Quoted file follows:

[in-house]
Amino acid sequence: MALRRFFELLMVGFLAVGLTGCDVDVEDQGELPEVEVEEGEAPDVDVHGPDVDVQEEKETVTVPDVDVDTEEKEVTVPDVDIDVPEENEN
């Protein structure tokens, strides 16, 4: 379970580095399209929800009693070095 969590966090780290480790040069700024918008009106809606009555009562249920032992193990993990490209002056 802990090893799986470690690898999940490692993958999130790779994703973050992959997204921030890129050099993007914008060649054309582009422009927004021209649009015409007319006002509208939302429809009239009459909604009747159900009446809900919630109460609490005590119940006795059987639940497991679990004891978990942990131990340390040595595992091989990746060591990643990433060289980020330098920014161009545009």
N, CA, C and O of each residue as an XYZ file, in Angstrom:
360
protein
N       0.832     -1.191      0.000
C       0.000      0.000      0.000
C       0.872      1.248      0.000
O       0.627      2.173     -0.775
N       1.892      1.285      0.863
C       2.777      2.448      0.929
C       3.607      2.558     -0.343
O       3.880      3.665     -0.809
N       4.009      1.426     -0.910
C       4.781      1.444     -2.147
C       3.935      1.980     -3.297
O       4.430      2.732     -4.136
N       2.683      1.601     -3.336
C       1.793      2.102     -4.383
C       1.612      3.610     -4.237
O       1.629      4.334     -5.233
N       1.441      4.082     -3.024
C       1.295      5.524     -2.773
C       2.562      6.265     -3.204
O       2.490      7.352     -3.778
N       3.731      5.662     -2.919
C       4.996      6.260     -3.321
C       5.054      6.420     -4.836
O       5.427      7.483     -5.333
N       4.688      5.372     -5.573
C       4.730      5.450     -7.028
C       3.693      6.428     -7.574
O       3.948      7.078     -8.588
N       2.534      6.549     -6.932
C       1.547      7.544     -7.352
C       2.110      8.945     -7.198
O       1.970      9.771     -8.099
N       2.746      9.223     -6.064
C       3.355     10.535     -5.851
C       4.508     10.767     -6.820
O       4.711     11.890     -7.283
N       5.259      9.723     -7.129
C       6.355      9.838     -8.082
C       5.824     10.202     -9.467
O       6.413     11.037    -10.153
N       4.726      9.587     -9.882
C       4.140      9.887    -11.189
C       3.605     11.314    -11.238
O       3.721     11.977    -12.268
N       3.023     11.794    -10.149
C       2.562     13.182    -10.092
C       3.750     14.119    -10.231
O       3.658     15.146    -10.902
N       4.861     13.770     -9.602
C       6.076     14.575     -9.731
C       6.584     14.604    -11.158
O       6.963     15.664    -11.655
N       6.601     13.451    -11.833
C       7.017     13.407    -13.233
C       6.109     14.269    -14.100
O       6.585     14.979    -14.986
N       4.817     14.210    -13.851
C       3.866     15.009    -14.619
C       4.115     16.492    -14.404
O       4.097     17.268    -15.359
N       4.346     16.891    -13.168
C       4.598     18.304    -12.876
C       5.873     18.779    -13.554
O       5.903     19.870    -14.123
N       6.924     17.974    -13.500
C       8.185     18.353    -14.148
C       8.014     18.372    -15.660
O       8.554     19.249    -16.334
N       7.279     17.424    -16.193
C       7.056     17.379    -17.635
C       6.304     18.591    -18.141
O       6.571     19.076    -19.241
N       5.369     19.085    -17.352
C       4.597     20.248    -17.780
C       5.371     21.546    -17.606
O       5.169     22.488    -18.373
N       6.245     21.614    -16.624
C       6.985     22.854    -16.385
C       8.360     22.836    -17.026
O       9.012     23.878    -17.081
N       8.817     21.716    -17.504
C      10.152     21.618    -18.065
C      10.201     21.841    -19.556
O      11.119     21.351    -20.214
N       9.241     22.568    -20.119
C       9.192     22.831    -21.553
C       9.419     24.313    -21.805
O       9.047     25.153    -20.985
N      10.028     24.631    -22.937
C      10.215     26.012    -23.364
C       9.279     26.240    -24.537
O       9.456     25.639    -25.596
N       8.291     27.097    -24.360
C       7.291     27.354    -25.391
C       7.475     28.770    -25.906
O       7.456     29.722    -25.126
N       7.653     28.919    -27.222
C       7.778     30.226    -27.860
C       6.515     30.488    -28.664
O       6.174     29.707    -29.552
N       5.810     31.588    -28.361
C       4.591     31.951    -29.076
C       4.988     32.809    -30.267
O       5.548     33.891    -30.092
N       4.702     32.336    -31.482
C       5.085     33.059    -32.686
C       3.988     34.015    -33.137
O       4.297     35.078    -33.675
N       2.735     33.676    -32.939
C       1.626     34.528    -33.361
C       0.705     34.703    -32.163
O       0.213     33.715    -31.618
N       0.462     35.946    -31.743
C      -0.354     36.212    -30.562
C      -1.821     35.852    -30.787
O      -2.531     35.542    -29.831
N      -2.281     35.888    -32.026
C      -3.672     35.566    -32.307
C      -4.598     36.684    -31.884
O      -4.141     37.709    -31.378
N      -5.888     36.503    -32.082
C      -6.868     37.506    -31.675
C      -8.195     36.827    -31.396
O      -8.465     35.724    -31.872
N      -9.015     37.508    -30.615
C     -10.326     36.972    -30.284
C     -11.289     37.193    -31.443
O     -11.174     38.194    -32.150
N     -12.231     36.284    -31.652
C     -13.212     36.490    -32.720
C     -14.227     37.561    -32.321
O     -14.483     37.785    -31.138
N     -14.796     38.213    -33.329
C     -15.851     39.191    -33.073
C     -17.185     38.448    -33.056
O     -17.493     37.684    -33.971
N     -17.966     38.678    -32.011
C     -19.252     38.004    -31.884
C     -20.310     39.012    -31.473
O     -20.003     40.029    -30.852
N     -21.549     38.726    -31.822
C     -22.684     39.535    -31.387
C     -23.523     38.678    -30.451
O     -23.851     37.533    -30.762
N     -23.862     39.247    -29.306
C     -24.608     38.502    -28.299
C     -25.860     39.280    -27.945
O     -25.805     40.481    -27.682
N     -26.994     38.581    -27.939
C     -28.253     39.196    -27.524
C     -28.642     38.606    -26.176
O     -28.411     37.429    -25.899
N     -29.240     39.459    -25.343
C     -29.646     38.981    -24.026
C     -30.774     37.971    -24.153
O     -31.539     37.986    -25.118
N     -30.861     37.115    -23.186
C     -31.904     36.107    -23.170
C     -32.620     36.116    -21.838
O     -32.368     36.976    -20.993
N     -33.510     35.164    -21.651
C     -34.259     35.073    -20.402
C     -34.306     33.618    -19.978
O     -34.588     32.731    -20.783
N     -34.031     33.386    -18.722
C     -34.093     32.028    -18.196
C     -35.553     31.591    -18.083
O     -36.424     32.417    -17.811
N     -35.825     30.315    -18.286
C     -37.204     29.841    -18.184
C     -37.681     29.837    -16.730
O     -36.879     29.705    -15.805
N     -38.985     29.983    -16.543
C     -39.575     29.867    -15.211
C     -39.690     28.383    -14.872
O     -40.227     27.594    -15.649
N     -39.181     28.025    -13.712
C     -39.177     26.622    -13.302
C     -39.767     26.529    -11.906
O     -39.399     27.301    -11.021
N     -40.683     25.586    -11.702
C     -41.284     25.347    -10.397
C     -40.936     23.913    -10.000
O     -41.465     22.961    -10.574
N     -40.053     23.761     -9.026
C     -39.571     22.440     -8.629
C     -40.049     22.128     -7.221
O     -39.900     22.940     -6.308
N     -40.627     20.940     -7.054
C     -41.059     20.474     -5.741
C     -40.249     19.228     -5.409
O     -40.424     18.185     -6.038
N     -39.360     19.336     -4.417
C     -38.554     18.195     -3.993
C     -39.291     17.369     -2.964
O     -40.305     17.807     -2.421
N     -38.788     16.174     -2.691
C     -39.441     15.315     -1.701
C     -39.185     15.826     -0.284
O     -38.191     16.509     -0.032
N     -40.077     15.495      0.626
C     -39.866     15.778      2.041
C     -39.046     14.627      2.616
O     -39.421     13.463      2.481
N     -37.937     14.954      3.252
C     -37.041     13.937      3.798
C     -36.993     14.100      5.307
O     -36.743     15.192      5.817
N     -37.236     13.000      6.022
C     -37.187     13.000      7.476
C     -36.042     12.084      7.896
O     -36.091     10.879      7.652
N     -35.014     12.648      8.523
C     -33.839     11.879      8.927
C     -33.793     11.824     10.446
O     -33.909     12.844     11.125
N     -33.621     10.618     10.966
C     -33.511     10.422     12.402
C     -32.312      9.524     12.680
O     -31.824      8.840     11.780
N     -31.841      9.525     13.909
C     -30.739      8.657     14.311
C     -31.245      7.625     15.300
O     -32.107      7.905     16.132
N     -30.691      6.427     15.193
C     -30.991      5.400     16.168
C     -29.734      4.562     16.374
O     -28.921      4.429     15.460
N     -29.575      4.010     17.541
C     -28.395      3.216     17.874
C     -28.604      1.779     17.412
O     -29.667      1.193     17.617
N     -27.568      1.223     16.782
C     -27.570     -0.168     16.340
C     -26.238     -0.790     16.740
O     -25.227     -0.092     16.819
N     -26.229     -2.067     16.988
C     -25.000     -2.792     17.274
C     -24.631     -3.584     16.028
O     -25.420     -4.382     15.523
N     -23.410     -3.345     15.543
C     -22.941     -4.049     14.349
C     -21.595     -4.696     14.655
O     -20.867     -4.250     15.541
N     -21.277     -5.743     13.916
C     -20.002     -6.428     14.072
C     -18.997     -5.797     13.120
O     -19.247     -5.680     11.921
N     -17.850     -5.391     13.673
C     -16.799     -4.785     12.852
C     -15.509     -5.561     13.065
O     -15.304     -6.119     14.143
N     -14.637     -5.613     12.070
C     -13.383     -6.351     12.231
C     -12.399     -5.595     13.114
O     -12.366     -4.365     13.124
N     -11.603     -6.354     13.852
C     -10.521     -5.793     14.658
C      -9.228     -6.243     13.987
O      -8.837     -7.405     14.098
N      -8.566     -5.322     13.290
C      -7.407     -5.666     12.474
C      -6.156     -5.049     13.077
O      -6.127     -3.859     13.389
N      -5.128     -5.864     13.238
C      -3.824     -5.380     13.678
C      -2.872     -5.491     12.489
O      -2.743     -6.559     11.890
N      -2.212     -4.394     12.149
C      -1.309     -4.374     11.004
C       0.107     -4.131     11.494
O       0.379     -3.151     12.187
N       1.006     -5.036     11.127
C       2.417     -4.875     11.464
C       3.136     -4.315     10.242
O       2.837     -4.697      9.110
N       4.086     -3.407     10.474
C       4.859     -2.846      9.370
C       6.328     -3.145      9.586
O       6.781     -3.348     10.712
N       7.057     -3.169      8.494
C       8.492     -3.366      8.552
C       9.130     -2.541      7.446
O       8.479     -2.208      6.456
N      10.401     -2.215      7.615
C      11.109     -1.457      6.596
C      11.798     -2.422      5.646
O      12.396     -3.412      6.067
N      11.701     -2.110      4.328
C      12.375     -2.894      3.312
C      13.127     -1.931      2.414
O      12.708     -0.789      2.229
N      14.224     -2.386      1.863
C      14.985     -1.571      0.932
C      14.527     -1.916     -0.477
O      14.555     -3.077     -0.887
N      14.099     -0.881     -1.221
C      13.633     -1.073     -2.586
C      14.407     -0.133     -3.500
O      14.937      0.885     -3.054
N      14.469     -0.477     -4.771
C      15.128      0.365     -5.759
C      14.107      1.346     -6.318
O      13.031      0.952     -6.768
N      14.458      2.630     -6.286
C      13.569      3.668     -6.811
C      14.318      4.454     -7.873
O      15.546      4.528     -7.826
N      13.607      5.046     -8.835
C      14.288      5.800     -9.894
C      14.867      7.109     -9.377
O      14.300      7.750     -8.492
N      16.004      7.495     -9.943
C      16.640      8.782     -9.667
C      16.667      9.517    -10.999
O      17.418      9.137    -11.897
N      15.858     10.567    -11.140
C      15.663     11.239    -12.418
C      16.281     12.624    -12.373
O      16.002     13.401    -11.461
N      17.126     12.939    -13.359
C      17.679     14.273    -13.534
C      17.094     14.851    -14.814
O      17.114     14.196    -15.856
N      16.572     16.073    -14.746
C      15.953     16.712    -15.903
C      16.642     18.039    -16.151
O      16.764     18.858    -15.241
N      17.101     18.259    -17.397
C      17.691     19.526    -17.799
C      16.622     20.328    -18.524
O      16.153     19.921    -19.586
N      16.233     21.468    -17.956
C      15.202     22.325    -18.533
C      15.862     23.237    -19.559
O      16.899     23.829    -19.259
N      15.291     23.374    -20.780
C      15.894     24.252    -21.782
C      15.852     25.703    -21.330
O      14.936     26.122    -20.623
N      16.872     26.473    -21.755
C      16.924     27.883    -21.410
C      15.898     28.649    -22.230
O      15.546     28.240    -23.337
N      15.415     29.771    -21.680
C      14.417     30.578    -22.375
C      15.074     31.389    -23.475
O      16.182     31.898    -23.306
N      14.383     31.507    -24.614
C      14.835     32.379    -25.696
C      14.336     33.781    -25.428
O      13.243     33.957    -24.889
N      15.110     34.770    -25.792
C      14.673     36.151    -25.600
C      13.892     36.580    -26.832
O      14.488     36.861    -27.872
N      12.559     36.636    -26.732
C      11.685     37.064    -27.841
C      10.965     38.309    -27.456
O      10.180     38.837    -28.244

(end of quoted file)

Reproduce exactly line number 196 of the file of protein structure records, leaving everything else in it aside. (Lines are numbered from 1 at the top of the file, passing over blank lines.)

C     -41.059     20.474     -5.741